Practice, ReWriting, Self-Care

The Marketing Audit

I started The Marketing Seminar two weeks ago now. The first exercise was a marketing audit: 26 questions about how I’m currently marketing my project. We were told we’d also complete the audit at the end of the course. It would double as a before and after snapshot. 

Nothing about it was too hard. Though I’m not clear what exactly psychographic are, I assume by the end of the class I will have learned.  

What was surprising is that as I filled out the audit, I found my focus drifted between projects. I’d answer one question referring the Fearless Songwriting community, and another referring to the project I’m working on discussing the principles of music.  

In my mind, I’ve thought, I’m able to juggle everything clearly and focus on what I need to. But the truth shown by the audit is clear, when I start talking about my projects even I’m a little confused about what I’m actually working on.  Finding out I’m confused is the beginning of clarity.

Songwriting, The Song Well, Tunesday

Tunesday: Sept. 22nd: A Message Writ in Indigo

Every Tunesday I post a boldly imperfect, one-take song draft of a song. This was written from the prompt post on Saturday, September 26th: A Message. (You can receive a new prompt every Friday in time for Happy Hour by signing up here).

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All these tales are dogging me
Smoke in a cheap motel
All the stares are stacking up
stories to a tower bell
The garbled voice of static fear
A haunted telephone line
All these wake ups calling me
Telling me it’s time . . .

These laurels left upon my door
commemorate the dead
These lush bouquets of sympathy
for resentments in my head
Sheepish mundane fantasies
flowing through a tiny valve
bread crumbs on a jagged trail
I’ve been on since I was twelve

I want chocolate chip of more forgiveness
the whip cream of less shame
The open valve of a little hope
the flow of angel cake
To Thaw this Ice box of resentments
This store of frozen beefs
Move out of the cheapest room
With it’s nasty old inn keep

Boundaries, Imperfection, Shame

It’s about Their Experience

I’ve worked as a server in restaurants to earn my living for the past twenty years. In the industry, I’ve been taught if a mistake has been made it’s a faux pas to explain to a guest that it was busy, or that the restaurant was understaffed.  It shouldn’t be the guest’s concern that the restaurant is busy.  

Part of what a guest is investing in when they make a reservation is the experience the restaurant has promised to deliver on. 

Of course restaurants get busy.  And sometimes understaffing happens.  But when something goes wrong and  I explain the circumstances which I claim caused the mistake, the focus shifts to my experience.

If something goes wrong, it’s better to do your best to connect with the guest, own up to the mistake and make amends.  

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Music Theory, Songwriting, The Muse, Writing

Saturday Songwriting: A Message

There’s a time honored tradition of switching a chord from major to minor, which means if you’re playing an F major chord in a song, making the next chord you play an F minor.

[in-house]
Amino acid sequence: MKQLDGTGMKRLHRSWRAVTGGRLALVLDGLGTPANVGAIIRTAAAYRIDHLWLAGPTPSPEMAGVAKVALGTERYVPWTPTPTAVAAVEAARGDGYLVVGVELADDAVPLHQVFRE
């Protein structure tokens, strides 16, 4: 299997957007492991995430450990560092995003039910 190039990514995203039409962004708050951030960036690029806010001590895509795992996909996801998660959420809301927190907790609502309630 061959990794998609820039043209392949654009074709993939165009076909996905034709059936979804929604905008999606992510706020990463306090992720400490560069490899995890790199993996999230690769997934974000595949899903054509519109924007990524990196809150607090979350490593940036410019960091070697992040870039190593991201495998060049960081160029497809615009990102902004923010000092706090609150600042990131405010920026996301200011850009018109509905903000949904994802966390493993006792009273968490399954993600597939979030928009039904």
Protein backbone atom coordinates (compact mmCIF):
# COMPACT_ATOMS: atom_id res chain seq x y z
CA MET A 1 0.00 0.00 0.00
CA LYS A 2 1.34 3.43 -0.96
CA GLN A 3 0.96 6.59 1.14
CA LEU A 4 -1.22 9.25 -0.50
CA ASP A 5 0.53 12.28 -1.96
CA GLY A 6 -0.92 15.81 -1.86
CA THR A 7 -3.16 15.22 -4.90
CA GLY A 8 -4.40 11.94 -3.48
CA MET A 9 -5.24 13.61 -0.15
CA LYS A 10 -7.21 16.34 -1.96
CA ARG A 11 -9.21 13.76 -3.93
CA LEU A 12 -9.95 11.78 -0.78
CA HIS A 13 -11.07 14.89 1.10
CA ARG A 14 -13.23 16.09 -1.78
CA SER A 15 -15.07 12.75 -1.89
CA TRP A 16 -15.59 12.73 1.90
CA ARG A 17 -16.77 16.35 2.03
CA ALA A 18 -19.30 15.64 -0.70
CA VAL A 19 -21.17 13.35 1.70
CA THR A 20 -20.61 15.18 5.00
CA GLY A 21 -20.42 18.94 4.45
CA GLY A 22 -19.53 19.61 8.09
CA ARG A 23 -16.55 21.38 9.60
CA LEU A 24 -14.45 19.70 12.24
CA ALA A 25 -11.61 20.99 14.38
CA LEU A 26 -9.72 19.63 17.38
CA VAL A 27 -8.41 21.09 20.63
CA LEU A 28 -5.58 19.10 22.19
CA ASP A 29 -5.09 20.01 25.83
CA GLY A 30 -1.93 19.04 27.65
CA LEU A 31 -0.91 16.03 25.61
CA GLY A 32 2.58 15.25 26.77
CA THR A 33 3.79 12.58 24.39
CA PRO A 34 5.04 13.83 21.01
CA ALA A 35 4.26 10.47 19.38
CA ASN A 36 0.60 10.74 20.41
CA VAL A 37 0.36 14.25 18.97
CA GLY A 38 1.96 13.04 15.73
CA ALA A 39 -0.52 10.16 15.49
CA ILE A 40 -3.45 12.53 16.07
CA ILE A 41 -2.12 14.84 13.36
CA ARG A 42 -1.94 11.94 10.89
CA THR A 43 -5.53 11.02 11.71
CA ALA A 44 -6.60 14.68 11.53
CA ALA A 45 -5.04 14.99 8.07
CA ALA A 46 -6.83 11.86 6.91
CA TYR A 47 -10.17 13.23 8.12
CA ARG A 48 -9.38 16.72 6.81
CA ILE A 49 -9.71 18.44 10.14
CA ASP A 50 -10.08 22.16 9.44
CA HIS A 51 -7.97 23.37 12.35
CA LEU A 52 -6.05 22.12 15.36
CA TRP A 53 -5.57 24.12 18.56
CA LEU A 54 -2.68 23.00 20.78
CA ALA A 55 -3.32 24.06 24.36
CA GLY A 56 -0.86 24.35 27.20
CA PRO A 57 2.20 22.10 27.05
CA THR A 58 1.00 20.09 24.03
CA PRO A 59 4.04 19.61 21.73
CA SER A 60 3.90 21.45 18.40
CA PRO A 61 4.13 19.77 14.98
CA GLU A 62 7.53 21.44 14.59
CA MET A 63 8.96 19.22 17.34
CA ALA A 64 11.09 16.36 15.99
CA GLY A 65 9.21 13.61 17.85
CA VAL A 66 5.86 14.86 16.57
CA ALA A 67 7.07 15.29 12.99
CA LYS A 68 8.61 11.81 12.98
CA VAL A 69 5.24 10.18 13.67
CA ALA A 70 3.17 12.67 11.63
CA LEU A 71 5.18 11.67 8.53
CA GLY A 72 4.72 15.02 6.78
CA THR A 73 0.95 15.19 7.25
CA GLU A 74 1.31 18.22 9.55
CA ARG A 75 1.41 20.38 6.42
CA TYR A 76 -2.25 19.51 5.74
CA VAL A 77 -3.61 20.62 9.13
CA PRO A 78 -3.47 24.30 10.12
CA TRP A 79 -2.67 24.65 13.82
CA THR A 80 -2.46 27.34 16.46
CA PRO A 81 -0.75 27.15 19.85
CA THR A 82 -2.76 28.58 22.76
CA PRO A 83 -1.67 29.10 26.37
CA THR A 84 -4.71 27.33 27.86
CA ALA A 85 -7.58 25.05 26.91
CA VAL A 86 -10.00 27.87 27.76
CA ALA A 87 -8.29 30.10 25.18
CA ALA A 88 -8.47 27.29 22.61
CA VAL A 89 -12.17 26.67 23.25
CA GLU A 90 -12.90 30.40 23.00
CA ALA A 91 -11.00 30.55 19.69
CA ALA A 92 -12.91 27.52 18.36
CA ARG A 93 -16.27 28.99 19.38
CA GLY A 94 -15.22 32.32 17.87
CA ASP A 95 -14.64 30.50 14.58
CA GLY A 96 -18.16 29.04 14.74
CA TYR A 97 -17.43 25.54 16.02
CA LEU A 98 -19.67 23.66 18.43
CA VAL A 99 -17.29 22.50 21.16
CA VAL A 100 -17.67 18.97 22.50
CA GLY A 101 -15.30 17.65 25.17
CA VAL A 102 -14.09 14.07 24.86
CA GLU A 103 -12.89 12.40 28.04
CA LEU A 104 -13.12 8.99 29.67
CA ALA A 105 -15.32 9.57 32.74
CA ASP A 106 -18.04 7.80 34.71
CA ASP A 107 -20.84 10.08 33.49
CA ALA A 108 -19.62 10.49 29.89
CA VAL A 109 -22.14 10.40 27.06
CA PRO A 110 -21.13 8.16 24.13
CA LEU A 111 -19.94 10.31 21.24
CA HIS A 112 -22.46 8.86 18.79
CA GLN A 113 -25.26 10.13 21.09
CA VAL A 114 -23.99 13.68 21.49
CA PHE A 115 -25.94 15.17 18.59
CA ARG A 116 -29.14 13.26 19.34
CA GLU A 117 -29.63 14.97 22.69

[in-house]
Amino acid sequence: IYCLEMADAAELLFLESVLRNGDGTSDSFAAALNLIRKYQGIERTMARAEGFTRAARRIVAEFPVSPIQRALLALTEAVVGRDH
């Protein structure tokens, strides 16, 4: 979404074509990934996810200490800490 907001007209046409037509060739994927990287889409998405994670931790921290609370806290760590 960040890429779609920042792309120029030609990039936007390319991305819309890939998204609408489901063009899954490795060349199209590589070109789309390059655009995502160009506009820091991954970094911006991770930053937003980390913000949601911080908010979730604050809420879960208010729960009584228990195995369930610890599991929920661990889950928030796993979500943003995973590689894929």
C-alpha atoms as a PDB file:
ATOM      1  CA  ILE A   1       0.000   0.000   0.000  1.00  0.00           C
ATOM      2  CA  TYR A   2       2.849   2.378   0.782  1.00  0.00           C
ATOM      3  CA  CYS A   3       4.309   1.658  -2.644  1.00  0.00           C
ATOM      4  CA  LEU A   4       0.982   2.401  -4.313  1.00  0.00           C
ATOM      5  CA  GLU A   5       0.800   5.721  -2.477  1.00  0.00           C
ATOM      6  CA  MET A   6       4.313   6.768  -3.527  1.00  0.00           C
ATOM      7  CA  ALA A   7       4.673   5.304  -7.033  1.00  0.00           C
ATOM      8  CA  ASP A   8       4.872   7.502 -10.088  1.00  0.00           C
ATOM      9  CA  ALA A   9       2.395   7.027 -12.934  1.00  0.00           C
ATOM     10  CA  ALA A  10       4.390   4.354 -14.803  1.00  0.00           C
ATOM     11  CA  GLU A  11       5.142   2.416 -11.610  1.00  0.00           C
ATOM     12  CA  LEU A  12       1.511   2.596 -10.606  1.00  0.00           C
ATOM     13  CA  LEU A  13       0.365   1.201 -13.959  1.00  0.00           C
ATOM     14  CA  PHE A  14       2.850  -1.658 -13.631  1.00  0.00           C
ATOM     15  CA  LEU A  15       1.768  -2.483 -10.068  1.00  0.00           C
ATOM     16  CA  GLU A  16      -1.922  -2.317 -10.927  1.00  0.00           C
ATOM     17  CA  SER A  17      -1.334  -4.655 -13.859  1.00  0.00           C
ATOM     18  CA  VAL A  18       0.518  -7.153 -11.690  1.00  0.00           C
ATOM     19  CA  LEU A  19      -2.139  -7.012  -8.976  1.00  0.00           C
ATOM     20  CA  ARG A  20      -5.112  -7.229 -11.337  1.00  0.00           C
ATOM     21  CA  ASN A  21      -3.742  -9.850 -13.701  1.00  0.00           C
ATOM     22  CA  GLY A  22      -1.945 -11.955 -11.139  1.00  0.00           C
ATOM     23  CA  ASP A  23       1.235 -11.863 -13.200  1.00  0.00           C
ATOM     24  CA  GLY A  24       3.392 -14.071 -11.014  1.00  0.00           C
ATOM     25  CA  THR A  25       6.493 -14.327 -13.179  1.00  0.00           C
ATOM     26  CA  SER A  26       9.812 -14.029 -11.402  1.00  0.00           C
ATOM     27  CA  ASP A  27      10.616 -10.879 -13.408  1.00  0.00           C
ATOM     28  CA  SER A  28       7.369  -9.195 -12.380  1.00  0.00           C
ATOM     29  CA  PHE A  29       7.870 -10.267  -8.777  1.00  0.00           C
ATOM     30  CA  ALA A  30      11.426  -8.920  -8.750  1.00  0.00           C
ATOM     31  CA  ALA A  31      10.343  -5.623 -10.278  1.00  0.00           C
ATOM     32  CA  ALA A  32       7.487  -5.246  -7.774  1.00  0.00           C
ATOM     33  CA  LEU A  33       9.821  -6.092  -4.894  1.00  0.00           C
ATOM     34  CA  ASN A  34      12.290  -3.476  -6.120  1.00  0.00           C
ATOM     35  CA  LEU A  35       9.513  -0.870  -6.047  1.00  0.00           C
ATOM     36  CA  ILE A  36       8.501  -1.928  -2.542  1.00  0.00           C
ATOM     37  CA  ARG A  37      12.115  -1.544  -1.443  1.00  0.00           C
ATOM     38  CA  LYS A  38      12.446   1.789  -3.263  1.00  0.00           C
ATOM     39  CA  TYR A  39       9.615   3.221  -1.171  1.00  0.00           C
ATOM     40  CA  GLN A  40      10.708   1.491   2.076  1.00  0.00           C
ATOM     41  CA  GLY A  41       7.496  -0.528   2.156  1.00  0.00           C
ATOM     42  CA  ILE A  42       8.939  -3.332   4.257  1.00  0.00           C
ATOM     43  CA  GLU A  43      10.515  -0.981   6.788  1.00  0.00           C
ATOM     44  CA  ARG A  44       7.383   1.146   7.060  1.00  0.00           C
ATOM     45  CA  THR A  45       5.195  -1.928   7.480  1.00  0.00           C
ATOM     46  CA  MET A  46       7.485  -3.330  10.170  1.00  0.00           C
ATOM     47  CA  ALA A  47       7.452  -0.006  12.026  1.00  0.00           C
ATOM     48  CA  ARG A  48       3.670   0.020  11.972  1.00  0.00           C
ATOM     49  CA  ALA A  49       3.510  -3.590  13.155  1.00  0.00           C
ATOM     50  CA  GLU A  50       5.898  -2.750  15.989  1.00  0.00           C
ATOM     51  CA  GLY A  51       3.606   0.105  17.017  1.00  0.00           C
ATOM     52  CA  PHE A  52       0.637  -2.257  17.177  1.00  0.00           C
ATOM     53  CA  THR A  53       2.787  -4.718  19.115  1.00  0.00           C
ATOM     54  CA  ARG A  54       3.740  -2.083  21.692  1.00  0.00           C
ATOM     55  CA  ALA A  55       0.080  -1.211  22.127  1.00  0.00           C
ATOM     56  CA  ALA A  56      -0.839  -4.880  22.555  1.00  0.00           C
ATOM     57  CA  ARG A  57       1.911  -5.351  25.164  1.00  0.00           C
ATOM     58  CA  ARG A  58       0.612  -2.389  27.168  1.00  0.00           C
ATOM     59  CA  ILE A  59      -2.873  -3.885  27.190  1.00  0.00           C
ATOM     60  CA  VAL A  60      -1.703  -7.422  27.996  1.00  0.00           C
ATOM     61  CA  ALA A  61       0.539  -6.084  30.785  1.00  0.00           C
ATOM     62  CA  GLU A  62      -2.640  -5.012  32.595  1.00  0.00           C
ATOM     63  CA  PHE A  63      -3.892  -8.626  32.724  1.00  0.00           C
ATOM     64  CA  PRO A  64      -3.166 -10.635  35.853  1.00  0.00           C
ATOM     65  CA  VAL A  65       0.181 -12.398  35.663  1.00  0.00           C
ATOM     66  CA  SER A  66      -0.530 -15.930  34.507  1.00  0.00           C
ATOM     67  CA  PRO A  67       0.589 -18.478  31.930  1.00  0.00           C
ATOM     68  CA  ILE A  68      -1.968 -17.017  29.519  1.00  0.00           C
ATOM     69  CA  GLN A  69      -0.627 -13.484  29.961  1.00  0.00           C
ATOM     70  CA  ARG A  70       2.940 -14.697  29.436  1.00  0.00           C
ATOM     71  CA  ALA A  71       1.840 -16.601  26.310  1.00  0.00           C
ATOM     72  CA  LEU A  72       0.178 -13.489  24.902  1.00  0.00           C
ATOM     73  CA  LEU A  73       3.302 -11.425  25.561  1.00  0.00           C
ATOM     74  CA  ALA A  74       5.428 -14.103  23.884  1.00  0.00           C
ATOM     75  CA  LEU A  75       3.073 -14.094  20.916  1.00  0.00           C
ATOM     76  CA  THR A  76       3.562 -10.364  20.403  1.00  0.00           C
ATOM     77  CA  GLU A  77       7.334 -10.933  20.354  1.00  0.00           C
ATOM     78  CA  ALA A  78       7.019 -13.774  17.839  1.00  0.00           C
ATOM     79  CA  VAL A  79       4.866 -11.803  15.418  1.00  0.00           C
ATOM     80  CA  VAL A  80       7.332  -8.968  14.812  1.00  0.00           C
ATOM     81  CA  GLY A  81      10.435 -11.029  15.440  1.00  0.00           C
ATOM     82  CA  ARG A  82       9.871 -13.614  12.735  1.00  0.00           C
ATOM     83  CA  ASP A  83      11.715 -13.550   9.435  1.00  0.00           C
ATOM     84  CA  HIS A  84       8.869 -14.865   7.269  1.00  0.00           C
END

The worksheet I included today is talking about the difference between major and minor chords.  (It’s just one note!) It ended up being an explanation of how chords are built instead of a musical idea someone could really try out. But why not just play around with changing a chord from major to minor? See what happens. A classic way the Beatles (among many others) make this change is this:

Say you’re using BEAD Guides Chord Flow in the key of C (Here’s a link to BEAD Guides Chord Flow for the key of C).  That makes the major chords G, C, and F.

When it served the song, they would play an F chord and the next chord in the progression would be F minor.  

Another key you could try this in and avoid the F minor bar chord would be the Key of A. (If you’re avoiding bar chords note all the minor chords in A: C#m, F#m, and Bm, are bar chords).  

That’s the idea, give me a shout if you have questions or could use clarification.   

The Prompt:

Here’s a link to Richard Hall’s “Message in a Bottle”

The Musical Idea:

Here’s a downloadable pdf of the worksheet above:

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Self-Care

Tired

I’m tired.  

There have been enough days in a row of tired (and enough nights of eight or more hours of sleep) that the tired feels both unwarranted and big. 

I took a nap this afternoon. When I woke, I had to leave the house—I thought to go for a walk—but then I reached the wall at the end of the driveway and the naps grogginess was still trailing behind me. I leaned my butt against the wall for a while, and ended up looking up Brené Brown’s most recent podcast. 

Of course, she was talking about being tired.    

There’s not much else to say, except, take care of yourself out there. If you’re tired, try to cut yourself some slack. I’m merely a guy with a wife and cat who works in a restaurant and types a few words out on a blog most days and I’m tired. I’ve got to imagine there’s tired out there that’s a lot worse than mine.   

Take care of yourself.  
Take care of each other. 
I’ll do my best to take care of myself and the other’s around me too.   

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